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Cindy Maddera

I noticed last week that there was a lot of outrage and debate happening over whether or not we should still be playing the Rudolph the Red Nosed Reindeer cartoon. The Huffington Post did an article about the jokes posted on twitter during the Tuesday evening airing of Rudolph. Turns out that some people took what started out as a joke about this 1964 Christmas classic, a little bit too seriously. Other news outlets picked up the story and turned it into the telephone game. It went from ‘we’re just making hilarious observations’ to ‘this cartoon should be banned!’ The next thing I noticed was my Facebook timeline filling up with Rudolph images and outrage. I just shook my head at all of it because now even Rudolph the Reindeer, a cartoon about acceptance and inclusivity, has become a weapon of division.


It’s not just Rudolph. The idea of banning the song “Baby it’s Cold Outside” has got some people riled up and shouting about taking the #MeToo movement too far. I’m not one to go around saying ban the music and books…because Nazis, but I’d rather listen to other holiday songs than one where a guy is pressuring a girl to do something she’s not so sure she wants to do. For me that’s called freshman year of college and my brief foray into online dating. I don’t need to hear a song about that. But to each their own. I think the meme that really tops it for me are the ones that are intentionally incendiary. “I celebrate CHRISTmas. Sorry if that offends you!” Honestly I don’t care what you celebrate; what offends me is the obvious attempt to start an argument.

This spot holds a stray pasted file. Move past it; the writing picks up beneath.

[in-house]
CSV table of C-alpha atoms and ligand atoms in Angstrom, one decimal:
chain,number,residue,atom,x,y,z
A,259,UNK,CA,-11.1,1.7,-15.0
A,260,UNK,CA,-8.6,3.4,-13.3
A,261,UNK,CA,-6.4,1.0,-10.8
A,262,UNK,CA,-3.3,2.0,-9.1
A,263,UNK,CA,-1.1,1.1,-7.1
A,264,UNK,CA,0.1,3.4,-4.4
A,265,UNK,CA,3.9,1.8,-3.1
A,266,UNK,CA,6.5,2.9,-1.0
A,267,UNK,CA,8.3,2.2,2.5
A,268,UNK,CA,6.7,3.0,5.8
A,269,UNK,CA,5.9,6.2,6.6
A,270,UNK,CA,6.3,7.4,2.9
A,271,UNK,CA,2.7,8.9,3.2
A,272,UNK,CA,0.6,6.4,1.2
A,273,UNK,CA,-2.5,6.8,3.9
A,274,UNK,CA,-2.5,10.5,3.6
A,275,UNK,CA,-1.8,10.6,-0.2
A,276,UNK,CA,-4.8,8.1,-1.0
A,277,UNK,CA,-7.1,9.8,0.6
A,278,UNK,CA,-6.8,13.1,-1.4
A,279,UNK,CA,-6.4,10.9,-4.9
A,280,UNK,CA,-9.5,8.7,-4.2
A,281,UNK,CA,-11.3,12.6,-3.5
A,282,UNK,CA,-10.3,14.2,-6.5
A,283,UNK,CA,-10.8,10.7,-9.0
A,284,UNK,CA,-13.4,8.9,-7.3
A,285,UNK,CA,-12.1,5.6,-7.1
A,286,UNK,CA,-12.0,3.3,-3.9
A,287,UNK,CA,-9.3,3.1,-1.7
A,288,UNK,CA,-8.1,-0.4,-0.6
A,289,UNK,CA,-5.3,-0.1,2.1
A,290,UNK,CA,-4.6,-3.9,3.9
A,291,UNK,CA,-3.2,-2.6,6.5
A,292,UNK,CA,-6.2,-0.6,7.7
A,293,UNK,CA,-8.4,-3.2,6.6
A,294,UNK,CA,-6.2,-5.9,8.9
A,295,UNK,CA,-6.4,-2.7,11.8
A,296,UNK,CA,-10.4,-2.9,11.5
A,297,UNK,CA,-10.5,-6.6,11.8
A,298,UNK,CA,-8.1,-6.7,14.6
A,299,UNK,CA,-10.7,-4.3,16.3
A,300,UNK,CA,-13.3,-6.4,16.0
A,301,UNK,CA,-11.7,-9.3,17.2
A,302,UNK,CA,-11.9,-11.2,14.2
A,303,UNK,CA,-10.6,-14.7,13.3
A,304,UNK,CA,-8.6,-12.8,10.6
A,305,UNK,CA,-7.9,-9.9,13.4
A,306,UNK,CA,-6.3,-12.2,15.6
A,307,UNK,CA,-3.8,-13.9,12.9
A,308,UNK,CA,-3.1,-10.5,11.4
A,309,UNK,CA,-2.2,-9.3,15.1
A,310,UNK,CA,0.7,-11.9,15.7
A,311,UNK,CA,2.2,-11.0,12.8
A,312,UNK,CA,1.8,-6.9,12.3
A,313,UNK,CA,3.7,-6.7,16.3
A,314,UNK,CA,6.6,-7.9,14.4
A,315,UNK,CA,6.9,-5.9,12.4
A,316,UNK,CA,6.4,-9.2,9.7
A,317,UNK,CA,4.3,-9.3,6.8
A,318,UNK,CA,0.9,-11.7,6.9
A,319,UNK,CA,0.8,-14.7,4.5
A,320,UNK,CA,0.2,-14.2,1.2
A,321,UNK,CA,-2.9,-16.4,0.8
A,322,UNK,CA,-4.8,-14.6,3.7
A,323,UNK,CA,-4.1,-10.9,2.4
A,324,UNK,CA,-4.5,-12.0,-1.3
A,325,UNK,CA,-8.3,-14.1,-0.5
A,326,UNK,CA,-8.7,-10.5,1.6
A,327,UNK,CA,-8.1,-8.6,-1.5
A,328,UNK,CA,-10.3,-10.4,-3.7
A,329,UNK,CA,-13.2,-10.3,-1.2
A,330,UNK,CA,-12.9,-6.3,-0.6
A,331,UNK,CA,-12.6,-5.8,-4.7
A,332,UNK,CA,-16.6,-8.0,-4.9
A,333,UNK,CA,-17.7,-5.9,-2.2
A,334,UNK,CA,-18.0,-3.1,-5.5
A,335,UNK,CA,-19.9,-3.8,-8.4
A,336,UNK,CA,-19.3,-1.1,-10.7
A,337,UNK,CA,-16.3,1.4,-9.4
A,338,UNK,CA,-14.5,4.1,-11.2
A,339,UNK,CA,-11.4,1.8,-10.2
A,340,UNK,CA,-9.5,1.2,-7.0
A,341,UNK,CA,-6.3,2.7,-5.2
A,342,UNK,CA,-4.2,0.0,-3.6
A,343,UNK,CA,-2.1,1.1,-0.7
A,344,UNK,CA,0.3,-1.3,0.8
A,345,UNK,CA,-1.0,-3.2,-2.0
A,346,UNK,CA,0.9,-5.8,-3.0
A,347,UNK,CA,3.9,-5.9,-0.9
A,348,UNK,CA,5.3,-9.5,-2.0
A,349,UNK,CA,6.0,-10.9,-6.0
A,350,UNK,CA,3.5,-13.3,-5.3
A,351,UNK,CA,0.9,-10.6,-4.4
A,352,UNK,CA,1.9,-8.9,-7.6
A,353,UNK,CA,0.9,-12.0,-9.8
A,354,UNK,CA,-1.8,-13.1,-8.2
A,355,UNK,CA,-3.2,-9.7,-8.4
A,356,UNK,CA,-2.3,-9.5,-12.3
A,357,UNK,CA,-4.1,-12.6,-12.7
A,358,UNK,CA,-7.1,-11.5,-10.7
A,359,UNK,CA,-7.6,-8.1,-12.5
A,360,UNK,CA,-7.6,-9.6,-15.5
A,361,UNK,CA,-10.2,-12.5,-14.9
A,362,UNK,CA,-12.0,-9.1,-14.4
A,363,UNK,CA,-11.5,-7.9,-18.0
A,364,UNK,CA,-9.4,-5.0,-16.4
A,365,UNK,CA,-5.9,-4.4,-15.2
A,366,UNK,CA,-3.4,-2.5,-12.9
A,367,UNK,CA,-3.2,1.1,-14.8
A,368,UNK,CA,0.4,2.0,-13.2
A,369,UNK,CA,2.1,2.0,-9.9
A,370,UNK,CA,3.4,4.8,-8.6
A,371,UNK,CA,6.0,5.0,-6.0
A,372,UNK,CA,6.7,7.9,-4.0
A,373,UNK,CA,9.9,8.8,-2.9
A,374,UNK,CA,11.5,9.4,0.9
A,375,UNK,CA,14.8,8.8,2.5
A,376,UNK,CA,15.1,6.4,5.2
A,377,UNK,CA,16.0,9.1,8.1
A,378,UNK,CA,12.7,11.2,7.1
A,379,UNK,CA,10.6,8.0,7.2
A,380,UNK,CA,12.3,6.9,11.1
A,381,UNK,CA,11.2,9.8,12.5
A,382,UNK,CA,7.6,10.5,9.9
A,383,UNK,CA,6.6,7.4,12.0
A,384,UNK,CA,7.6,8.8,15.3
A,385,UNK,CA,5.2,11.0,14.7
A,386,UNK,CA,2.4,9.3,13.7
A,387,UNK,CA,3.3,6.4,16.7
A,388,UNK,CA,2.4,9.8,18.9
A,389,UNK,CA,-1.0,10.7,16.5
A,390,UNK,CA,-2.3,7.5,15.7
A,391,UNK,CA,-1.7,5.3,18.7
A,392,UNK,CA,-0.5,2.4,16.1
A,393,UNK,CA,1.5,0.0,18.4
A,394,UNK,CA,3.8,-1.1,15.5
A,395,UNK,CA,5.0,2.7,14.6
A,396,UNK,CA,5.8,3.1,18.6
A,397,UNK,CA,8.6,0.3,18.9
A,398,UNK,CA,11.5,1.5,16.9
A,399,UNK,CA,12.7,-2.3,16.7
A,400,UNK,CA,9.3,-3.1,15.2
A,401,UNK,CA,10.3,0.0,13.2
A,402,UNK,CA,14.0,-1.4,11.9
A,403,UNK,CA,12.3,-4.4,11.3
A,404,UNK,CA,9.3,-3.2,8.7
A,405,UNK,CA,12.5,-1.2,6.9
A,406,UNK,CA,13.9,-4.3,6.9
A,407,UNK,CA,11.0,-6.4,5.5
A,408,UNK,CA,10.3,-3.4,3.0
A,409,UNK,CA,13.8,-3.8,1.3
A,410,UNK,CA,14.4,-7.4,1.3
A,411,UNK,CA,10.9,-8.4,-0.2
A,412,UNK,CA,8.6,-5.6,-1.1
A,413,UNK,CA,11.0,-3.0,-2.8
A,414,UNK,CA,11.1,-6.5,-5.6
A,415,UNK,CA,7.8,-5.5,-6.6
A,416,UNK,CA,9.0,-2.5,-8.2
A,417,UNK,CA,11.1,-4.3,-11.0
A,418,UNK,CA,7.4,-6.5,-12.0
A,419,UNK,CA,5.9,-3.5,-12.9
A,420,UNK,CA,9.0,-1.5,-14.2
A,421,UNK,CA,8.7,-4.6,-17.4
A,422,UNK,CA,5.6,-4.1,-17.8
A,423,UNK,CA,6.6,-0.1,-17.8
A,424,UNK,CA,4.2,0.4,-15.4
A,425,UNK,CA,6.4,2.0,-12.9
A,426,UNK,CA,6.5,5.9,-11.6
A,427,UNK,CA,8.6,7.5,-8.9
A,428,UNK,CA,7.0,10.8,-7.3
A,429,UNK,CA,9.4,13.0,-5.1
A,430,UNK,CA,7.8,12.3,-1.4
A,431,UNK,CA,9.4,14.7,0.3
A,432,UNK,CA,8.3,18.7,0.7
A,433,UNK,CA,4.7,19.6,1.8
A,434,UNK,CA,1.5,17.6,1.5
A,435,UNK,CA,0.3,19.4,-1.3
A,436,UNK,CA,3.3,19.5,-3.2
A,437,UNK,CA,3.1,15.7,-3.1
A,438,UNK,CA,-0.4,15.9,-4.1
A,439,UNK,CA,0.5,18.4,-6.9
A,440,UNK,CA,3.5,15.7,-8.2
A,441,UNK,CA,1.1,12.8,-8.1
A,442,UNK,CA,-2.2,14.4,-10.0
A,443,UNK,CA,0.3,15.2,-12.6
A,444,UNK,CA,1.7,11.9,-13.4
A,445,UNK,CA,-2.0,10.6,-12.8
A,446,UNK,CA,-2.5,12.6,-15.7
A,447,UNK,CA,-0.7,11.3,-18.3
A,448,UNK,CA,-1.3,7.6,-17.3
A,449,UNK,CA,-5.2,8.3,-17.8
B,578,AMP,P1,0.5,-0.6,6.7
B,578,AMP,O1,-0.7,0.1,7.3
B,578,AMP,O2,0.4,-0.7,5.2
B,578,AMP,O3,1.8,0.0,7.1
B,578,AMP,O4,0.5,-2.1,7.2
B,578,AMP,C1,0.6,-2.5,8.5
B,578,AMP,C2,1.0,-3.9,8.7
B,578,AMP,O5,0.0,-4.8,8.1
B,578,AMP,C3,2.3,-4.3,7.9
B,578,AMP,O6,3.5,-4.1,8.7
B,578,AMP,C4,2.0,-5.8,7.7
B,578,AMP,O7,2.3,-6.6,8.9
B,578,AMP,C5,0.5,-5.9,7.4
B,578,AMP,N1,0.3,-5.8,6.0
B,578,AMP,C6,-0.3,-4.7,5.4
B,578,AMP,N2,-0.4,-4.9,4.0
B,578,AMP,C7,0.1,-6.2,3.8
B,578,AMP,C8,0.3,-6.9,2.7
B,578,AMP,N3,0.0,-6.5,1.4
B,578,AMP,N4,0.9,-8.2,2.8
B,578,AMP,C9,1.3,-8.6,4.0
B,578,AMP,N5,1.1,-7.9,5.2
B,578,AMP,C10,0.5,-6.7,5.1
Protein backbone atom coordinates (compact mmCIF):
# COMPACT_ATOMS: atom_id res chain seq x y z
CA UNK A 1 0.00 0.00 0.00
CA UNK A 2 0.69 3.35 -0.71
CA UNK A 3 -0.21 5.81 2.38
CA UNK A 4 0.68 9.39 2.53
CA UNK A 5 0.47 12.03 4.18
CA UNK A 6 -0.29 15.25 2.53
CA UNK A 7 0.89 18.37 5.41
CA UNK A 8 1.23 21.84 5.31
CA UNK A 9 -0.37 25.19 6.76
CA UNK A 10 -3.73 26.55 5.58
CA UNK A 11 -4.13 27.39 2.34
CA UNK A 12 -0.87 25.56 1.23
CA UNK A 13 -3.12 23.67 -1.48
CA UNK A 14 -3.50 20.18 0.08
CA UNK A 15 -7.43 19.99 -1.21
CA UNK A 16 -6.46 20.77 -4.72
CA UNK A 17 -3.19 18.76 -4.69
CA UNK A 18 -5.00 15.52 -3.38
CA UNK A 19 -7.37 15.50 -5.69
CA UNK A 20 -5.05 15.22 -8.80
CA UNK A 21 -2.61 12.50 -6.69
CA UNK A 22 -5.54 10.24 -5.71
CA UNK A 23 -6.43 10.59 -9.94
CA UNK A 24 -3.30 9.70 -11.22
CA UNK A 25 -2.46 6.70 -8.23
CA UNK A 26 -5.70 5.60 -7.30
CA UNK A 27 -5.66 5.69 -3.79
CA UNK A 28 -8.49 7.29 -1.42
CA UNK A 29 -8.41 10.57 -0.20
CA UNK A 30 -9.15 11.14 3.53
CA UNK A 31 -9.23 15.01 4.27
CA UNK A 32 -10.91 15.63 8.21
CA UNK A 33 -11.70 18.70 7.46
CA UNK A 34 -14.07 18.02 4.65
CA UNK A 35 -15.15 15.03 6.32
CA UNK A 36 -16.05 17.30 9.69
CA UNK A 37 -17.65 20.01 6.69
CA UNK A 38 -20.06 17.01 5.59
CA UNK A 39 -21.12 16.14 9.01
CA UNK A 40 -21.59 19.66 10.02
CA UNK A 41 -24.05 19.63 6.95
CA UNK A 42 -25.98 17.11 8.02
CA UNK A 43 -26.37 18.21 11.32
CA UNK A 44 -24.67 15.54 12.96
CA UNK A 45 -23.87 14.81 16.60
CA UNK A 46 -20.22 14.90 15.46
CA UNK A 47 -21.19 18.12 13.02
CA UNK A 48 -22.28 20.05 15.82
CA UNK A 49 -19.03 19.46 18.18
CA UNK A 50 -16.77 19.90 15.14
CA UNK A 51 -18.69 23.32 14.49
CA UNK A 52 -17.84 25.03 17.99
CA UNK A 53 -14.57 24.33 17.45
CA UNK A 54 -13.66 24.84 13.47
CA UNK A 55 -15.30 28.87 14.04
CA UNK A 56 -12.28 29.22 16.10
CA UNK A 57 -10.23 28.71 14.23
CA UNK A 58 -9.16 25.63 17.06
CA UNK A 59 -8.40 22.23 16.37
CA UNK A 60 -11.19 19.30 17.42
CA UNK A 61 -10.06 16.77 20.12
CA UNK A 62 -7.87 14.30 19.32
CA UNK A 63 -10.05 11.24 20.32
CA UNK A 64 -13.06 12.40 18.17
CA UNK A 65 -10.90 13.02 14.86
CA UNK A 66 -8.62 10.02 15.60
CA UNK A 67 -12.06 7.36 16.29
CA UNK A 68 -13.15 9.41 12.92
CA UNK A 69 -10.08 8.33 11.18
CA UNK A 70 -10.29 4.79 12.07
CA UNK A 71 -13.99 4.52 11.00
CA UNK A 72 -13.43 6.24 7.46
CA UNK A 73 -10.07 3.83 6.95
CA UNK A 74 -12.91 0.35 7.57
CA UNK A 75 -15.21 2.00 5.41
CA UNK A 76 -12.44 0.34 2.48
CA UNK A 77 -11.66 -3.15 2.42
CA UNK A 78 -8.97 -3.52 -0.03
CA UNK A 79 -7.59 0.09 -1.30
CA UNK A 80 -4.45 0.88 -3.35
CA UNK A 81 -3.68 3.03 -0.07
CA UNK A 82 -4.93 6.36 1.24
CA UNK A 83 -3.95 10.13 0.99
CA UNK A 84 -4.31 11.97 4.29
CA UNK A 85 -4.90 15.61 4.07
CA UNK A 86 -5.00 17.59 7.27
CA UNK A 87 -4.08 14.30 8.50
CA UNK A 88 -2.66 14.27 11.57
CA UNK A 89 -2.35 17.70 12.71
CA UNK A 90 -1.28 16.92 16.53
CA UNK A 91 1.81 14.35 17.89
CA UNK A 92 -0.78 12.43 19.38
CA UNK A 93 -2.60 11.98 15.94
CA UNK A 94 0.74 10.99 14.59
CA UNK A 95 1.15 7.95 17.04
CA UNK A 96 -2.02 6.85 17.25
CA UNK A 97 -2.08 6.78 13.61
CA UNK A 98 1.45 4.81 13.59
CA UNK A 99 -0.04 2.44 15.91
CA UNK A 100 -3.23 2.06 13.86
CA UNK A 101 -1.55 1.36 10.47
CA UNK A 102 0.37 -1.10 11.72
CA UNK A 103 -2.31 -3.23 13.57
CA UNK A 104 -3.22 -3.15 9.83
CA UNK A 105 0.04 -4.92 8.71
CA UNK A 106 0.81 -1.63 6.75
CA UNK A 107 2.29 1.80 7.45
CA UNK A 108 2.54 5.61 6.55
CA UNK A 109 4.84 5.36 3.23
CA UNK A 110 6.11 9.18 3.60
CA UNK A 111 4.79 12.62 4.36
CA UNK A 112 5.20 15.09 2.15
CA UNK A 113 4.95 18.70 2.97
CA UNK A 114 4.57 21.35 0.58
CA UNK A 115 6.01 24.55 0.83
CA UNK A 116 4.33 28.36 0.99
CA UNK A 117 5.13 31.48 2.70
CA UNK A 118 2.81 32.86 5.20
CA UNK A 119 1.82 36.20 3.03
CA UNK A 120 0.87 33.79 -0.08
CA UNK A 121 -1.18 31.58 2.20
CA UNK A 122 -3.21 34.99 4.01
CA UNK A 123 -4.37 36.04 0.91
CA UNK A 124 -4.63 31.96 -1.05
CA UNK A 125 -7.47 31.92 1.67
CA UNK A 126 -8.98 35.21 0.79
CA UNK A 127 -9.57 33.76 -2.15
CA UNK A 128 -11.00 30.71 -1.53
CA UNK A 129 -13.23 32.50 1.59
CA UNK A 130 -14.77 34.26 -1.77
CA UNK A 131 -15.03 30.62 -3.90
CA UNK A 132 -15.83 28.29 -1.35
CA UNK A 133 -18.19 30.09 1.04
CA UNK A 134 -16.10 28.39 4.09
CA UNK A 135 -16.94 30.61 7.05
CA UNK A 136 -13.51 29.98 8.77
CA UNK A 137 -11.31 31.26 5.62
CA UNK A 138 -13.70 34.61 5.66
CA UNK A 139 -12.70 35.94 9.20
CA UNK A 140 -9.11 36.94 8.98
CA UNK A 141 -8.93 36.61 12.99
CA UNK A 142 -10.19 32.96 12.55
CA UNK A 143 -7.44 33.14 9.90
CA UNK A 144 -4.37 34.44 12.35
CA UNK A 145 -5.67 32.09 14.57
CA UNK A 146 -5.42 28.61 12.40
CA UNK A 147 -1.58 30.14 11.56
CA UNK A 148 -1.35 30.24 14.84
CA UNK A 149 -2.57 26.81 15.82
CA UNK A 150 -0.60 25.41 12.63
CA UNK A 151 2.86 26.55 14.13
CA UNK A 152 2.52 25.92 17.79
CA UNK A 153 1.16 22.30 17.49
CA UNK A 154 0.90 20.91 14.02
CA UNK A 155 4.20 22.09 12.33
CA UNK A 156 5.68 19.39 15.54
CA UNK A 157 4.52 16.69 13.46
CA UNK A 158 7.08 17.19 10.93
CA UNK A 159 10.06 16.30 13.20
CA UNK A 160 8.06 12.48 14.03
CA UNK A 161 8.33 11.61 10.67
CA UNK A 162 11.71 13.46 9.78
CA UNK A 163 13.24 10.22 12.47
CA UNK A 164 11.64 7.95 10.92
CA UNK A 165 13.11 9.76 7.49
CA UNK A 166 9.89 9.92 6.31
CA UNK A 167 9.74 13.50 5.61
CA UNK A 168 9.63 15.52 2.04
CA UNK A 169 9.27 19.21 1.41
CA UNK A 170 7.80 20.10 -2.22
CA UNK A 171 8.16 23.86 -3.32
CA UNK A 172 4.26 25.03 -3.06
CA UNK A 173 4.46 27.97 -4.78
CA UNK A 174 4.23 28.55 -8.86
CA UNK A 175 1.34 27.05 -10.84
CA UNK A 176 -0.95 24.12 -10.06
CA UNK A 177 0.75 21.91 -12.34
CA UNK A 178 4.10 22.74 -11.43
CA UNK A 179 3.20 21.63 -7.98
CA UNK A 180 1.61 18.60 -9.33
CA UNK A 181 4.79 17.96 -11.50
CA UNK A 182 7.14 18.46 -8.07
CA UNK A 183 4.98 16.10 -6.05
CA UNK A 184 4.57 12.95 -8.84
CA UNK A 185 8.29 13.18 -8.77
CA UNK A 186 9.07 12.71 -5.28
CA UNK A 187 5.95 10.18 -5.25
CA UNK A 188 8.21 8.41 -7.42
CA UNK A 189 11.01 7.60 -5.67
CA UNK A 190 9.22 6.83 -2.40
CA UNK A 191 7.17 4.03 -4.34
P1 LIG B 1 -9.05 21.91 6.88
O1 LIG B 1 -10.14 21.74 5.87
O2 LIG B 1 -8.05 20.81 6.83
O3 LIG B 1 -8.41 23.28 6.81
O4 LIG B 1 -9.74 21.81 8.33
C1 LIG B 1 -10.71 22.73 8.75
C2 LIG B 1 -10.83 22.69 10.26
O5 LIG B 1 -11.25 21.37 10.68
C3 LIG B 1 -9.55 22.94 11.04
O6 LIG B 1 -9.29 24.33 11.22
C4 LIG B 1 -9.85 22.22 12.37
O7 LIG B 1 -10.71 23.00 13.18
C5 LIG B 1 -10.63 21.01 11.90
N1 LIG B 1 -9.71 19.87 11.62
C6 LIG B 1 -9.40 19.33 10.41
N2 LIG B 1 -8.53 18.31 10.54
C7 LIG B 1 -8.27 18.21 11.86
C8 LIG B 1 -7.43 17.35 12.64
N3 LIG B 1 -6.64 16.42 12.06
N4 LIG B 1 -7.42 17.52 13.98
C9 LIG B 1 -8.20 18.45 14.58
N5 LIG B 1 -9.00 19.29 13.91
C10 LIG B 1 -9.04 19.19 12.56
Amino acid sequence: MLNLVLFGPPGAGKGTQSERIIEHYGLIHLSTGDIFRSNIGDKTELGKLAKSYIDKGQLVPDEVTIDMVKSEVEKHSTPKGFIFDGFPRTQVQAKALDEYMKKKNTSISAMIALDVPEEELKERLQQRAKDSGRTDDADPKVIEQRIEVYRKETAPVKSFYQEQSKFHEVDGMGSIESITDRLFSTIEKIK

This is a time of year when there is supposed to be joy and good will. According to Charity Navigator, 31% of annual donations for 2014 happened in December. It is a holy month for some religions, many of which encourage acts of charity and kindness towards those less fortunate. If there’s one month out of the year that should bring us all together in love and peace, it should be the month of December. Yet we have managed to find ways to incite hatefulness and arguments even during ‘the most wonderful time of the year’. What is wrong with us? Is it just easier to incite hatefulness and arguments than it is to be kind? Maybe for some, kindness only happens on a face-to-face level, that it doesn’t transcend to online and social media. Maybe it’s easy to forget that the things we post are a reflection of who we are as a person.

It makes me ask myself: What kind of human being do I want to be?